Welcome to This Week in the Metaverse, where Fortune rounds up the most interesting news pertaining to NFTs, culture, and virtual worlds. Email email@example.com with tips.
While Coinbase battles it out with Gary Gensler and the Securities and Exchange Commission, the IRS is taking on NFTs.
In a statement released Tuesday, the Internal Revenue Service said that it’s considering whether to tax NFTs like other collectibles, including gems or artwork. This is the first attempt the agency has made at trying to define how NFTs should be taxed—collectibles are taxed at a higher rate than other assets when sold after a year—and its ramifications could ripple throughout the industry.
The agency is seeking comments from the public until June 19.
Elsewhere, companies are still laying the groundwork for the adoption of NFT tech. PlayStation maker Sony filed a patent recently that would protect its rights to create NFTs that can be transferred between games and consoles, a key interoperability mechanism that could fuel adoption of the tech in the gaming industry.
The patent also opened the door to NFTs being passed from one generation of console to another, for example from the PS4 to the PS5, or between Sony’s and a competitor’s devices. It also noted the potential uses of NFTs in esports, adding, according to CoinDesk: “In some example embodiments, the task may include a victory in an esports tournament and the digital asset may be usable via the NFT by the first end-user entity across plural different computer simulations.”
Finally, as rumors circulate about former president and current candidate Donald Trump being indicted soon, the floor price of the NFT collection he endorsed has skyrocketed.
The collection, which was mocked for its crude art, has jumped double digits on NFT marketplace OpenSea to a price floor of 0.5 Ether, or around $883, from 0.3 Eth, or about $530, last week.
One of the main issues with the mass adoption of Web3 tech has traditionally been onboarding, but a new startup, Redeem, is trying to change that by taking advantage of something we use every day: our phone numbers.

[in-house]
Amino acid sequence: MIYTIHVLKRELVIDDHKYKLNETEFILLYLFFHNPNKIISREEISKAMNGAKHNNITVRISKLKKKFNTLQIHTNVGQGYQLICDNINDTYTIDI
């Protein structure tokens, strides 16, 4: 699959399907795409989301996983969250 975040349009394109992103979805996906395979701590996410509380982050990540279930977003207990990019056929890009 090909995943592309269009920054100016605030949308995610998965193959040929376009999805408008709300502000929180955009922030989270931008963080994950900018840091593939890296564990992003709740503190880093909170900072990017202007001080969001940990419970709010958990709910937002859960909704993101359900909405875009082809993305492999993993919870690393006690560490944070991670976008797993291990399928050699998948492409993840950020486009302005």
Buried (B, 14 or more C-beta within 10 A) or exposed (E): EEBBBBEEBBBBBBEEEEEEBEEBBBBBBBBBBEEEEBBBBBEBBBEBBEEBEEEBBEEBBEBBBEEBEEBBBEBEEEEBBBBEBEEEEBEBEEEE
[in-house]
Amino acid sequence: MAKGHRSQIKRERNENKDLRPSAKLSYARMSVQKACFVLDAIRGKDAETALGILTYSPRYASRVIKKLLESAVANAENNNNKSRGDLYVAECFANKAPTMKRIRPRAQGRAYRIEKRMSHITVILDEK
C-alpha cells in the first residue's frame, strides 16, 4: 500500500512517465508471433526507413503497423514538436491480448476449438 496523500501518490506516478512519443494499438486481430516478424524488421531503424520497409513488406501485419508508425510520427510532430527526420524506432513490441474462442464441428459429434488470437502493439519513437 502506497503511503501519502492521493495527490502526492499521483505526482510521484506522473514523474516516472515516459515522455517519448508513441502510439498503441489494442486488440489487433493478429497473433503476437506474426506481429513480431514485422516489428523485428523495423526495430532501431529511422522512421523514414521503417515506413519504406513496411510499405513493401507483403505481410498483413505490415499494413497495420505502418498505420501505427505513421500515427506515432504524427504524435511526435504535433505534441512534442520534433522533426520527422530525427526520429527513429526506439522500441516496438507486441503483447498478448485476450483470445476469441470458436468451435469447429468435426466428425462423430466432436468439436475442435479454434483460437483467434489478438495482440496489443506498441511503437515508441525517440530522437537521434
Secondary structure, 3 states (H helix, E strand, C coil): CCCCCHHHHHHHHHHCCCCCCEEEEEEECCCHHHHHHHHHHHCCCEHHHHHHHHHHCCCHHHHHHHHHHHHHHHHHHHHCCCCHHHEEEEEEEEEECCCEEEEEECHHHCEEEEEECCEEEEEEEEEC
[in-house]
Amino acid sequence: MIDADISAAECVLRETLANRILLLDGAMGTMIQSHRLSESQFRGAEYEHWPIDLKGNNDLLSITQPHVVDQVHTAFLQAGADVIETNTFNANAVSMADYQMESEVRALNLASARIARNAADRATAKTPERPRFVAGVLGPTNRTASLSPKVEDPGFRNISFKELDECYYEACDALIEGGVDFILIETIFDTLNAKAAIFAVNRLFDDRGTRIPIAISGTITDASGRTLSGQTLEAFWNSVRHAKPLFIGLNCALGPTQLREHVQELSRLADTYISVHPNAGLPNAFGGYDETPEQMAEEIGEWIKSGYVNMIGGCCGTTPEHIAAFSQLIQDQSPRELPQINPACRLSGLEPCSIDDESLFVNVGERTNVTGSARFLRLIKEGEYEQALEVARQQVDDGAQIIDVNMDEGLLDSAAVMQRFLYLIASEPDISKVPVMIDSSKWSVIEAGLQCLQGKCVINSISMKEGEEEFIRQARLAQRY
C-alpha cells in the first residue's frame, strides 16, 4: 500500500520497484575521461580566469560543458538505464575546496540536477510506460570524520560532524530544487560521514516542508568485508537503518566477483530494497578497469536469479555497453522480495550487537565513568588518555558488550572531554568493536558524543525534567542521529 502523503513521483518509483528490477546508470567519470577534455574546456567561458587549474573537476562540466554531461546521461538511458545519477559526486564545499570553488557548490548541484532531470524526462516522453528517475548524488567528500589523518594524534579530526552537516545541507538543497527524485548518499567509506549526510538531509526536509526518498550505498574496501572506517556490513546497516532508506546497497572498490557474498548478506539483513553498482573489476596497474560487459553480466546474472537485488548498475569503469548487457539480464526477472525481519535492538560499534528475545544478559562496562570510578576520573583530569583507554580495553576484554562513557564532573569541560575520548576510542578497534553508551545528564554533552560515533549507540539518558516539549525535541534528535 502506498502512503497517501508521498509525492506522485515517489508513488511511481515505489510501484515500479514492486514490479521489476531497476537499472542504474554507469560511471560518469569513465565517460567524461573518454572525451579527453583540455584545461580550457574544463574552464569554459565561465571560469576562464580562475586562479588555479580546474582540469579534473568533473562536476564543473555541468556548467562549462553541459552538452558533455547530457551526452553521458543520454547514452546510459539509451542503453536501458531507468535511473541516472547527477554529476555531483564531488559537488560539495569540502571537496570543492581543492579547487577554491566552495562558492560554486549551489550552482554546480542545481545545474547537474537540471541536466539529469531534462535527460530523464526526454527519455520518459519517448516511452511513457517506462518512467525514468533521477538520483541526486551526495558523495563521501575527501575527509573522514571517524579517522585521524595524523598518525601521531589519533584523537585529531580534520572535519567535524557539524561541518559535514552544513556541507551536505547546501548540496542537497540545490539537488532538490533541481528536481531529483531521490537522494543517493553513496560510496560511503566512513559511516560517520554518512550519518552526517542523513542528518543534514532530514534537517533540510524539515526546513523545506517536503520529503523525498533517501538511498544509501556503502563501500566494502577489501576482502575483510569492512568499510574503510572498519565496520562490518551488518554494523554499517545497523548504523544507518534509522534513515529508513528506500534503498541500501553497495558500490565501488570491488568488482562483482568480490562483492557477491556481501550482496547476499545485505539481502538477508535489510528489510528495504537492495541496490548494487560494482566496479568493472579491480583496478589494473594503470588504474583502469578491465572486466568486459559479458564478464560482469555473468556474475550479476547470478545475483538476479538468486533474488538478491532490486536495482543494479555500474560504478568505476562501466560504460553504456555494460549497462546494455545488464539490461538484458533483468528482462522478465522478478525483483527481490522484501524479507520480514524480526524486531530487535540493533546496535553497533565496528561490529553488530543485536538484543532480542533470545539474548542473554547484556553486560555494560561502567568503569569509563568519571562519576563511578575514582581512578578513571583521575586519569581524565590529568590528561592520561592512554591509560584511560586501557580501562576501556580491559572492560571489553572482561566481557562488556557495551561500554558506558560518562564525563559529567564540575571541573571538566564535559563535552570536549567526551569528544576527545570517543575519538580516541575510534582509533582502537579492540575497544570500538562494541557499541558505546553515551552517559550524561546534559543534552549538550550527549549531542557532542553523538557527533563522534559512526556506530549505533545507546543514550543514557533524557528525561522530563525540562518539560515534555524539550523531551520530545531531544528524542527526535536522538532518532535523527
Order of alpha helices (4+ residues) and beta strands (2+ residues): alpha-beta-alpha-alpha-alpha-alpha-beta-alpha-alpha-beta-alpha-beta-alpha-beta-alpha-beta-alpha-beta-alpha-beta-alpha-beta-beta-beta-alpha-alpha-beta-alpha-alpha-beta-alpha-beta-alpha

Instead of going through a complicated process to set up a crypto wallet, Redeem creates it for users automatically. Imagine a festival where the organizers are giving away a free NFT. Even if the attendees have no Web3 experience, all they need to do is scan a QR code, send a text to verify their phone number, and Redeem automatically creates a Polygon wallet linked to their phone number and deposits the NFT. The company also lets users link other types of existing wallets.
Founder and CEO Toby Rush said this technology could be transformative for companies looking to give away digital collectibles or incorporate NFT token-gating into events.
“There’s no app to download. There’s no form to fill out. So, literally, if you can click on a link, and hit send, that’s it,” Rush told Fortune.
When I tried out Redeem’s tech for myself, it took less than a minute from scanning a QR code to getting a sample NFT in a new wallet that displayed on the NFT marketplace Rarible. When I went to add a second NFT through the demo on Redeem’s website, I repeated the process of scanning a QR code but this time for a sample token-gated ticket. Immediately, Redeem recognized that I already had an account tied to my phone number and put the new NFT into the same crypto wallet.
In other news
Pace Verso, the Web3 hub of New York City-based Pace Gallery and generative A.I. platform Art Blocks, announced three new NFT projects by artists Trevor Paglen, Maya Lin, and John Gerrard. The projects will be available for purchase on artblocks.io and sold via dutch auctions. One of the pieces, by Paglen, is an interactive and experiential NFT series in which Paglen has hidden Easter eggs for collectors to uncover, decipher, and use in other parts of his project. Collectors who find them get a free limited-edition vinyl LP from Paglen’s related “speculative reality work” titled CYCLOPS, and a gelatin-silver print by the artist.
Courtesy Pace Verso and Art Blocks
Supermodel and entrepreneur Karlie Kloss partnered with Roblox to launch a new experience in the digital world called FASHION KLOSSETTE. In the game, users can work their way up in the fashion industry from intern to editor-in-chief by designing looks to display on a virtual runway and in galleries. Kloss created the items with a team of talented Roblox designers that included 17-year-old developer Rush Bogin, who has been consulting Kloss on her metaverse ventures, and Jenni Svoboda, who designed the model’s digital floral dress from the Carolina Herrera Spring/Summer 2023 runway.
Courtesy of Roblox
Magic Eden launched a marketplace for the steadily growing Bitcoin NFT market this week. Building on its present support for Solana, Ethereum, and Polygon NFTs, Magic Eden’s new shop will help capitalize on the 400,000 Inscriptions, or minted Bitcoin NFTs, that exist to date. Initially the marketplace will include 13 collections, including Taproot Wizards, Inscribed Pepes, and Bitcoin Bandits.